This is a guide to Moore's sculptures on public display throughout the world. We strive to ensure that all information is accurate, however we recommend that you contact each venue before making a visit. Please also contact us if you spot any mistakes. In some instances it has not been possible to source an image of the actual sculpture in-situ, and on such occasions an alternative image has been used.
Darley Dale stone
photo: Errol Jackson
This group, made in 1947-48, was not done especially for the position it now occupies in Battersea Park. The project was on the way before the Contemporary Art Society thought of commissioning it. The Museum of Modern Art in New York had said that they wanted from me a large work, and I had their request in mind when I decide to carve this group in Darleydale stone, which stone I chose because it would have weathered well and kept clean in the sea air of New York. In the smoke-laden atmosphere of London, especially being near Battersea Power Station, I think the stone will slowly go darker, it may perhaps look very well when nearly black. At present though, in its in-between stage, it is looking rather dirty. But it is no use being over-concerned about its surface appearance for the next few years... When the Contemporary Art Society decided that they wanted to offer it to the London County Council Parks Committee, The Museum of Modern Art agreed to wait for a large work, and later they had a cast of the Stevenage Family Group. The three figures were sited when they were shown in the first open air sculpture exhibition at Battersea Park, but they couldn’t remain there because the tree to the right of one of them was rotten, and after it was felled the site lost a good deal of its attractiveness. But I was very happy about that original situation. The slight rise over-looking an open stretch of park and the background of trees emphasised their outward and upward stare into space. They are the expression in sculpture of the group feeling that I was concerned with in the shelter drawings, and although the problem of relating separate sculptural units was not new to me, my previous experience of the problem had involved more abstract forms; the bringing together of these three figures involved the creation of a unified human mood. The pervading theme of the shelter drawings was the group sense of communion in the three figures... I wanted to overlay it with the sense of release, and create figures conscious of being in the open air, they have a lifted gaze, for scanning distances.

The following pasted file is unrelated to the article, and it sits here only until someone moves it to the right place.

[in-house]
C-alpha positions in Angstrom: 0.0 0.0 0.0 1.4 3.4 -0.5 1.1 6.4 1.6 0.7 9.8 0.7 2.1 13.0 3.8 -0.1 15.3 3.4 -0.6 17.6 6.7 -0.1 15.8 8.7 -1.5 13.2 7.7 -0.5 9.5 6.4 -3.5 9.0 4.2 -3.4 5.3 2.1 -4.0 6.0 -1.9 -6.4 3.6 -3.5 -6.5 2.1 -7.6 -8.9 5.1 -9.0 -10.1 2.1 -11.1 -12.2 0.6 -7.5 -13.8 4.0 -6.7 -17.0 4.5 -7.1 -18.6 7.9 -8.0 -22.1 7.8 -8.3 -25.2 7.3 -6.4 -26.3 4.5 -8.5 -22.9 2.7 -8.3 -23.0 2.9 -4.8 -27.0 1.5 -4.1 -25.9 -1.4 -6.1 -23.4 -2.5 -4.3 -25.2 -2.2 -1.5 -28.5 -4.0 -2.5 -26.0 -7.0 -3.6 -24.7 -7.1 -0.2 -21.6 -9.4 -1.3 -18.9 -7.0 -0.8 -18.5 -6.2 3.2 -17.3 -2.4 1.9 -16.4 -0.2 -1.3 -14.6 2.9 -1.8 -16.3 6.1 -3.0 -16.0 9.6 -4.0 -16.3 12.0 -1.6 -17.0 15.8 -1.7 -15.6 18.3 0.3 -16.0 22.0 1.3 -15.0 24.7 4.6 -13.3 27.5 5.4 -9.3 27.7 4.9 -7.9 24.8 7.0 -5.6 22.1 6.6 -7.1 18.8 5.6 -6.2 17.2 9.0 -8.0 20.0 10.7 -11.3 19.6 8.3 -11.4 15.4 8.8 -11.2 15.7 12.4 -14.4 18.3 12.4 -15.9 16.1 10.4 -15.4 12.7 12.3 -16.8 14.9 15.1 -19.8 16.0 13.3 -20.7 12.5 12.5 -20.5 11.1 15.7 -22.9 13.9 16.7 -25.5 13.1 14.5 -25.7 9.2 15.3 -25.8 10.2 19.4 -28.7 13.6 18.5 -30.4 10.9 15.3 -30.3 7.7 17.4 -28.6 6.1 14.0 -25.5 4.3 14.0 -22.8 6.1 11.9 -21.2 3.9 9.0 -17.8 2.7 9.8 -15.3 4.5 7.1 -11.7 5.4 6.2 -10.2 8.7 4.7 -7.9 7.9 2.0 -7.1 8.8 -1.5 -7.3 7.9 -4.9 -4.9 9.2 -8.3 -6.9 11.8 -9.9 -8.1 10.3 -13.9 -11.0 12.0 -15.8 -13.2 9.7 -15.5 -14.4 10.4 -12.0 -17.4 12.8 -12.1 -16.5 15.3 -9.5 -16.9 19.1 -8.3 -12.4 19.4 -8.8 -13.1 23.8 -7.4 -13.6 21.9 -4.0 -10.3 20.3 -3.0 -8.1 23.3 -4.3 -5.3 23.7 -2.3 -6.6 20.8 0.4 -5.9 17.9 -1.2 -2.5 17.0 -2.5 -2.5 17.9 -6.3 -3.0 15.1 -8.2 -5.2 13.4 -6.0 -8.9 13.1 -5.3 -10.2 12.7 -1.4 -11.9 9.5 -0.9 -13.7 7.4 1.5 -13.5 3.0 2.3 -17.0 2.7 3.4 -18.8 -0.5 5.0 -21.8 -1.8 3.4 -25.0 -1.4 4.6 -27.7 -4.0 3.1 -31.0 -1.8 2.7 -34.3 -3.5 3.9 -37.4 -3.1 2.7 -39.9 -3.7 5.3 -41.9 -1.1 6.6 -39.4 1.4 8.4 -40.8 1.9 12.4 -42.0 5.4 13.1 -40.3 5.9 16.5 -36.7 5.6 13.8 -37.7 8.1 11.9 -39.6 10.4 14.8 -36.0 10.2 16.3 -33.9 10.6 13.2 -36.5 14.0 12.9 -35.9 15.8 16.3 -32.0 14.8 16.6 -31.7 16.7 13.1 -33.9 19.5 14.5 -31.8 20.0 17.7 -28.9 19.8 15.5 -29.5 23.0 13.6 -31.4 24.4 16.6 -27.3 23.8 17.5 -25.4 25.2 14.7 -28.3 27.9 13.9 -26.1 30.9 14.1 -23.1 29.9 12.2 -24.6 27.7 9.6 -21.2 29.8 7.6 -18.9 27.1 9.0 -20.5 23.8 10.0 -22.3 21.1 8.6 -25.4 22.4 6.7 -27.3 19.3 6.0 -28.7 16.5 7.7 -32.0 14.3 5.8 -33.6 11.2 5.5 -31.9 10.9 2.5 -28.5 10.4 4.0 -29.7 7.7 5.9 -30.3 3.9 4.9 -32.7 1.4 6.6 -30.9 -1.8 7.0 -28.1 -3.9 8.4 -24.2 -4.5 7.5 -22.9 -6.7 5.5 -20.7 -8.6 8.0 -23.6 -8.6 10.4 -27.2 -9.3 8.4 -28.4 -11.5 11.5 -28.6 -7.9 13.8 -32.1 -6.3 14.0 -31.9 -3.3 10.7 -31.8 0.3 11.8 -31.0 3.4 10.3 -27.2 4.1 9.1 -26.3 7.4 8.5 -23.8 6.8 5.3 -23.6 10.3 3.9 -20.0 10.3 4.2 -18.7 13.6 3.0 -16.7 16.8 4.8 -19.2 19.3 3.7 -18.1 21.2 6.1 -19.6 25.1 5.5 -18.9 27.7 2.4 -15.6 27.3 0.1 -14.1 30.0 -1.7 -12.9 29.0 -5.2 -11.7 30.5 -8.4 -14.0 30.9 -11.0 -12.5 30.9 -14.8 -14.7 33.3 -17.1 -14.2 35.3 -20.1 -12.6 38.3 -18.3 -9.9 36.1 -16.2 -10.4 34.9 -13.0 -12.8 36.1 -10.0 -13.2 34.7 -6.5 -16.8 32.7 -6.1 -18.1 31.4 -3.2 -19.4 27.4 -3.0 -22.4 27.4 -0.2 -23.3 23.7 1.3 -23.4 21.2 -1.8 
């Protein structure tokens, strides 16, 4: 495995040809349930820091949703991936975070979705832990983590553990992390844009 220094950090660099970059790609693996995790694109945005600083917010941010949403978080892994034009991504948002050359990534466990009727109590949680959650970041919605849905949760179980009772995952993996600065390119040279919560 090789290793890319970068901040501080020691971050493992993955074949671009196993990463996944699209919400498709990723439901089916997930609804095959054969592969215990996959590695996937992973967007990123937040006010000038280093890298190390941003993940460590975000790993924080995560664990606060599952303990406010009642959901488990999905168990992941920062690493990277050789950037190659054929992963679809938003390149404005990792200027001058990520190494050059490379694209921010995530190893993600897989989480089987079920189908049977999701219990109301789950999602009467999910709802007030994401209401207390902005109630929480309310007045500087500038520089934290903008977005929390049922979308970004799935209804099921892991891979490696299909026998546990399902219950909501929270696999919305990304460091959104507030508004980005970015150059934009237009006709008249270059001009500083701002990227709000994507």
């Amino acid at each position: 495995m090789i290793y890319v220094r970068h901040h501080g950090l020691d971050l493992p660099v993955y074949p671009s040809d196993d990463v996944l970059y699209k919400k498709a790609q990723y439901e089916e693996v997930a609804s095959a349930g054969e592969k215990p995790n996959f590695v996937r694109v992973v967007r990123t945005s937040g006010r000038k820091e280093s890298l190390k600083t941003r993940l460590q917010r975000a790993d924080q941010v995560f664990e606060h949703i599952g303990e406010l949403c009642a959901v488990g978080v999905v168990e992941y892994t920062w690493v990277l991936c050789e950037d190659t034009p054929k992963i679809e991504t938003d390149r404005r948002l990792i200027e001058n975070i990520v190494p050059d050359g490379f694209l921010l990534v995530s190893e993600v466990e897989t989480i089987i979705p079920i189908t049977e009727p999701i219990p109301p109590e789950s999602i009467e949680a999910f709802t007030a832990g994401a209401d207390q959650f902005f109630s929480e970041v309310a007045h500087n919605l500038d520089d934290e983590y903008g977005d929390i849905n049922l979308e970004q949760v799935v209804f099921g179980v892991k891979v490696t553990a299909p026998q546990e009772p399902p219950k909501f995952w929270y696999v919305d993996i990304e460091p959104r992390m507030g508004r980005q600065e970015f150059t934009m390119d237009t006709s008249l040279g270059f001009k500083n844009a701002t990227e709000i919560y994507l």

Henry Moore quoted in Sculpture in the Open Air: A Talk by Henry Moore on his Sculpture and its Placing in Open-Air Sites, edited by Robert Melville and recorded by the British Council 1955: typescript; copy in HMF library